“I feel my friend’s pain and my pain. I don’t feel anything else”
- 12-year-old Yemeni boy in severe distress following deadly school bus attack in Saada
- A generation of children in need of mental health support to avert lifelong psychological damage, warns Save the Children
Sanaa, 15 October – 12-year-old *Khaled was on his way to a picnic when a deadly airstrike hit his school bus, killing 40 children in northern Saada province, Yemen, on August 9. Not only was he badly injured in the attack, putting him in a wheelchair since, the horrifying experience has also left him feeling anguished and numb.
*Khaled told Save the Children: “We were happy, we were going to [play]. When we reached the market there were people there, and everything [was as usual]. Then there was firing. I couldn’t find my friends. I feel my friend’s pain and my pain. I don’t feel anything else.”
Following the airstrike, *Khaled told Save the Children staff that he has trouble sleeping at night and becomes scared when he hears the sound of airplanes soaring overhead.
*Khaled: “I wish that the war stops so I can continue to learn and build my life and achieve my dreams. I want the war to stop so they stop killing children, women and men. What is their sin?”
*Khaled’s mother told Save the Children: “Suddenly I saw people hurry to the bus. What is wrong? What happened? They said the bus was hit, that no kids survived. Everyone was looking for their kids… Then they admitted [my son] to the intensive care unit… We spent 22 days [in hospital]. There was pus coming out of his eyes, his ears bleeding, his nose was stitched, they have operated everywhere on him, behind his ears, fragments in his head. They said his leg is damaged; they [took] 16 x-rays [of him].”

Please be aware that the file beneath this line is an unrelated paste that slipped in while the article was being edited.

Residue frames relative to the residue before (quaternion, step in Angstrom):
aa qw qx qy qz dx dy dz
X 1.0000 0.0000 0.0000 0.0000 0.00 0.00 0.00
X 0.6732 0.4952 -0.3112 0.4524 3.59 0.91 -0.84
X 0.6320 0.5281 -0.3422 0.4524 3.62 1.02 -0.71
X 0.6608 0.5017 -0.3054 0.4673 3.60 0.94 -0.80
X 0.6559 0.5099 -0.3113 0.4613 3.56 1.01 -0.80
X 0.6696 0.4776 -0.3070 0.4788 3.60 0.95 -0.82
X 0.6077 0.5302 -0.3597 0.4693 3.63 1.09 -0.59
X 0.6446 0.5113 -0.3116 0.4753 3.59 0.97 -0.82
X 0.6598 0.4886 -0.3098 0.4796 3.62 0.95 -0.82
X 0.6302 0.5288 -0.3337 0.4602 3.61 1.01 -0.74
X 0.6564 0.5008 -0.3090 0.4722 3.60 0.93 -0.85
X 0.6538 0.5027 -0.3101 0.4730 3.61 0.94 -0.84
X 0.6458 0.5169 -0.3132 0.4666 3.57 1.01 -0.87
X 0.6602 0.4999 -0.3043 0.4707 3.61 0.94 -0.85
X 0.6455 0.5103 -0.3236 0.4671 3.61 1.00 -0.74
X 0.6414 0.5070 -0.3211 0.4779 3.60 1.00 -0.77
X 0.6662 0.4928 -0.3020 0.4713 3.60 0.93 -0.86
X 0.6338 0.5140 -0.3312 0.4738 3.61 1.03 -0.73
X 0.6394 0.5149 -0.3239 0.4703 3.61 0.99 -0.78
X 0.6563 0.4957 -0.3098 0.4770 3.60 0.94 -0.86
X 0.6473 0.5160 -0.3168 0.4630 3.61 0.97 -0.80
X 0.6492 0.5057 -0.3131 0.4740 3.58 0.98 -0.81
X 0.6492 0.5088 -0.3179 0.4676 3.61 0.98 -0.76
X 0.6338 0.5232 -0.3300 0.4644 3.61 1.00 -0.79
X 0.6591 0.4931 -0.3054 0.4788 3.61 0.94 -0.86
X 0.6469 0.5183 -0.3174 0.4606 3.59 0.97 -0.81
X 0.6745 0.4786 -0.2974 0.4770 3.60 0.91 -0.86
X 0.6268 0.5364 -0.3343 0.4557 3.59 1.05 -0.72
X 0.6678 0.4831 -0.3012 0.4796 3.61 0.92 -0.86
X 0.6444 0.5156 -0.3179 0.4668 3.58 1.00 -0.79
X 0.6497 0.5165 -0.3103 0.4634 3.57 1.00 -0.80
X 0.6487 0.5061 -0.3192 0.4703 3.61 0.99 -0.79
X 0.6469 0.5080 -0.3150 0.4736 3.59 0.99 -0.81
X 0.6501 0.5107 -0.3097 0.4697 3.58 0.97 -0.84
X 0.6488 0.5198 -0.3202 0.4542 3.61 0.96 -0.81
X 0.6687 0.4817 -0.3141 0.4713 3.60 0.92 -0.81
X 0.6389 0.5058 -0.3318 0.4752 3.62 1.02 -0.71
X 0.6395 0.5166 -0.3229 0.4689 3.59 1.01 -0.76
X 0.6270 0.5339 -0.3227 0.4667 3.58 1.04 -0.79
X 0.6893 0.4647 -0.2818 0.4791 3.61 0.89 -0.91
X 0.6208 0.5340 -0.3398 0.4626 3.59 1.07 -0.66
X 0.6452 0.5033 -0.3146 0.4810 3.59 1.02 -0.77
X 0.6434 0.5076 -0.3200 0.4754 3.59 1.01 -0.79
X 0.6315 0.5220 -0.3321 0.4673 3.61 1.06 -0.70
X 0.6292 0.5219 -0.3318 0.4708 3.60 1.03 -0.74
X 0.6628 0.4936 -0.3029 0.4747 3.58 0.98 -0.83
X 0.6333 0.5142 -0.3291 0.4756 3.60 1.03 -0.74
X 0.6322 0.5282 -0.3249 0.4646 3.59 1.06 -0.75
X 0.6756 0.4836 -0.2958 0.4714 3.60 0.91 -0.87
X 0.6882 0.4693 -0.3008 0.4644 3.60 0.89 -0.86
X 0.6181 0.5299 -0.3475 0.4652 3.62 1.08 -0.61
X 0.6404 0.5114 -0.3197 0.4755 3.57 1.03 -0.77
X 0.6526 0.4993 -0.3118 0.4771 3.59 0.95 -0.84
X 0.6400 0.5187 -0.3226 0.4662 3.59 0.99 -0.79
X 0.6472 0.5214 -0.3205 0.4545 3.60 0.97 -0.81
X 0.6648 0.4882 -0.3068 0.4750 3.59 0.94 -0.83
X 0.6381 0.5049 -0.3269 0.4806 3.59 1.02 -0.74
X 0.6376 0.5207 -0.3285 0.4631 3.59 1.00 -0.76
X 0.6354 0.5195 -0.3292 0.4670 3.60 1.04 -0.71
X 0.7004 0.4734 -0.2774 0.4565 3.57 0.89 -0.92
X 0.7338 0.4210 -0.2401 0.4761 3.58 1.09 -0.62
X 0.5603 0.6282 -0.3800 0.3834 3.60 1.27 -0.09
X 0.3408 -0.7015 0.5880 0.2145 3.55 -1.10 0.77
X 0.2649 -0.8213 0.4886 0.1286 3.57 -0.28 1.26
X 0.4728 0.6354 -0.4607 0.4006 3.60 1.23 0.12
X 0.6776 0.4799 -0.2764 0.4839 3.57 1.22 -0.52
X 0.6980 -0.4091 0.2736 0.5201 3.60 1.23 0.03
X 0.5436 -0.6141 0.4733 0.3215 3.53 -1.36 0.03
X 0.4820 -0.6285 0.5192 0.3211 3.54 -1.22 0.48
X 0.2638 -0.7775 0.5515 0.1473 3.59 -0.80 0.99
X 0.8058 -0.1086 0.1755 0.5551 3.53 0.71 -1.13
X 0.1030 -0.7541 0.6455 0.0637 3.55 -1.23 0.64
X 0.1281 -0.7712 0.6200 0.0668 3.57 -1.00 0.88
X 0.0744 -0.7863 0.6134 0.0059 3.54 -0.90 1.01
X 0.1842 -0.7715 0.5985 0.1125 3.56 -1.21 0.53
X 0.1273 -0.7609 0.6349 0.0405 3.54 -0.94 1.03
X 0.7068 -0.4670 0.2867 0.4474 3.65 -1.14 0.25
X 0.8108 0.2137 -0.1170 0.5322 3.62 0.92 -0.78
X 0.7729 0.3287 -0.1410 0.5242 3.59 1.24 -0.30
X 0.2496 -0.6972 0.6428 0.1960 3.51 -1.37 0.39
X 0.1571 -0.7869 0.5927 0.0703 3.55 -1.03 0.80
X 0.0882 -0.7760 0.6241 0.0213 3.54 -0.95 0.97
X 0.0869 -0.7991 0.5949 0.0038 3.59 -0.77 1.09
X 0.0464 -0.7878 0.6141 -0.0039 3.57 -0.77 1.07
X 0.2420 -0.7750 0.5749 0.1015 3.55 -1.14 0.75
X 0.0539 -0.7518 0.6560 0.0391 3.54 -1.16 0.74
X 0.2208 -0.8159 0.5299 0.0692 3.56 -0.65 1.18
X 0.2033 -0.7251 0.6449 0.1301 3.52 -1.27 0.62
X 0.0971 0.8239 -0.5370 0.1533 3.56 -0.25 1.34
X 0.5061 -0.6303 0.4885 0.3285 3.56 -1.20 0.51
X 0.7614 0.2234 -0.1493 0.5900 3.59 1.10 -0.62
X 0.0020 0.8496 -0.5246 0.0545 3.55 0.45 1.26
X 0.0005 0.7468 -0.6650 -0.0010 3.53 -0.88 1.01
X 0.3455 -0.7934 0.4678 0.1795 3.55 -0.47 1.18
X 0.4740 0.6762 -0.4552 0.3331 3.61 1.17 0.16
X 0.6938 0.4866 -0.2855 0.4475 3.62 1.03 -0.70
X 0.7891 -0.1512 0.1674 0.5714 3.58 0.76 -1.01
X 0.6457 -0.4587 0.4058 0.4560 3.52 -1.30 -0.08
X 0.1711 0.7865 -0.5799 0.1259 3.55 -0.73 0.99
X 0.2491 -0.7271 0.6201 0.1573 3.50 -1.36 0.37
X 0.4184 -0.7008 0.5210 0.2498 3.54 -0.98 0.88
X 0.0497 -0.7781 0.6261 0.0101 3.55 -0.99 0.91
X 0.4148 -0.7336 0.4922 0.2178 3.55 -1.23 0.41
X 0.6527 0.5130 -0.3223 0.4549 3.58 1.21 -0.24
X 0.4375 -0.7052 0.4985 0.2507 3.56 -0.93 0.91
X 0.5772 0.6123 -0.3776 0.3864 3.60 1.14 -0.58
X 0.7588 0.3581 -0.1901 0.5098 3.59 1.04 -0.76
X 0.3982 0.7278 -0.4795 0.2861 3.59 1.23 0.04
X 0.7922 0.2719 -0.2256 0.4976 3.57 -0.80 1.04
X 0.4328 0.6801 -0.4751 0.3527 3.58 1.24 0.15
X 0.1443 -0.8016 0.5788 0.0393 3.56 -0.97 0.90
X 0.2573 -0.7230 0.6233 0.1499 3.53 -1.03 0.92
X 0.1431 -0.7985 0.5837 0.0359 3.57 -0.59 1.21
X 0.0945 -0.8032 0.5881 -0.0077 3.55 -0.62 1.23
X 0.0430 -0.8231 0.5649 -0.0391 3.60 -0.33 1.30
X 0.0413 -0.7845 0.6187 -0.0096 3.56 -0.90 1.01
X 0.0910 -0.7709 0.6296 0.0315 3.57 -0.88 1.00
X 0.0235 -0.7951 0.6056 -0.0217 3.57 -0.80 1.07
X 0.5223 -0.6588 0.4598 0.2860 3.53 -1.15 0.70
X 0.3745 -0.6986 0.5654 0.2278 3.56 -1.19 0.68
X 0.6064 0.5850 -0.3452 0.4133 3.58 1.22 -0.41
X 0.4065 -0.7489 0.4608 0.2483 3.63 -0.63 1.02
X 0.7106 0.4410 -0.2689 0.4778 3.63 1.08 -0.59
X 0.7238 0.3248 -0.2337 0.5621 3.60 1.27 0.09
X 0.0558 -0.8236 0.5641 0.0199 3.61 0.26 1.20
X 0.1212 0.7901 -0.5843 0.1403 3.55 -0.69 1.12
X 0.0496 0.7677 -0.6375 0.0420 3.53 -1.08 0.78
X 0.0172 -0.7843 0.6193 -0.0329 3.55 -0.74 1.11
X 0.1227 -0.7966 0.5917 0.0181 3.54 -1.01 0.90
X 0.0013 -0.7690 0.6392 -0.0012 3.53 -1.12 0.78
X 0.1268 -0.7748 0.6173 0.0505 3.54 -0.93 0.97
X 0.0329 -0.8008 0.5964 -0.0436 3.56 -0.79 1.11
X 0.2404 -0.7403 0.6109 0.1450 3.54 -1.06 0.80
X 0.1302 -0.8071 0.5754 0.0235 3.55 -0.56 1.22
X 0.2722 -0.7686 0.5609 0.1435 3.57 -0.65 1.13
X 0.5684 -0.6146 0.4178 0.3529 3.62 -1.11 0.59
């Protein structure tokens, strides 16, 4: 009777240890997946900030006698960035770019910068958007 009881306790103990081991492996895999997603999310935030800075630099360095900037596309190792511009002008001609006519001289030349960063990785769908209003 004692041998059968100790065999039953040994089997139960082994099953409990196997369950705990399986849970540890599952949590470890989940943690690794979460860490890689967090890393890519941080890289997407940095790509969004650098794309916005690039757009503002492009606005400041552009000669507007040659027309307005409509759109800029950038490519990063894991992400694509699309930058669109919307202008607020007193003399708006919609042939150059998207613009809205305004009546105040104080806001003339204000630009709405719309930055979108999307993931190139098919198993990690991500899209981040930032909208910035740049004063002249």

Yemen is one of the most dangerous places in the world to be a child today. A child in Yemen has already lived through more than 18,000 airstrikes in his or her lifetime. The ongoing brutality means children are being consistently exposed to extreme violence, further heightening the risk of psychological damage.
The children of Yemen have watched their friends and family members die before their eyes or be buried under the rubble of their collapsing homes. They have watched their schools and hospitals be targeted and destroyed, been denied access to life-saving food and medicine, and have been torn apart from the life they once knew. The prolonged exposure to war, stress and uncertainty can be extremely upsetting for children and create issues and challenges that last a lifetime.
Yet Yemen has barely any mental health services or sufficient support for children suffering from distress. More than half of all health facilities have closed or are only partially functioning. According to the World Health Organization (WHO), in 2017 only 40 psychiatrists were working in the country-that’s about one psychiatrist for approximately every 700,920 people. To make matters worse, the problems for children suffering mental health issues and the support they need are not well recognized or understood in Yemeni society.
Save the Children is warning that there could be long-term psychological damage to a generation of children as a result of this conflict unless more mental health and psychosocial support is provided. With the right help, many of the harms can be mitigated and healed.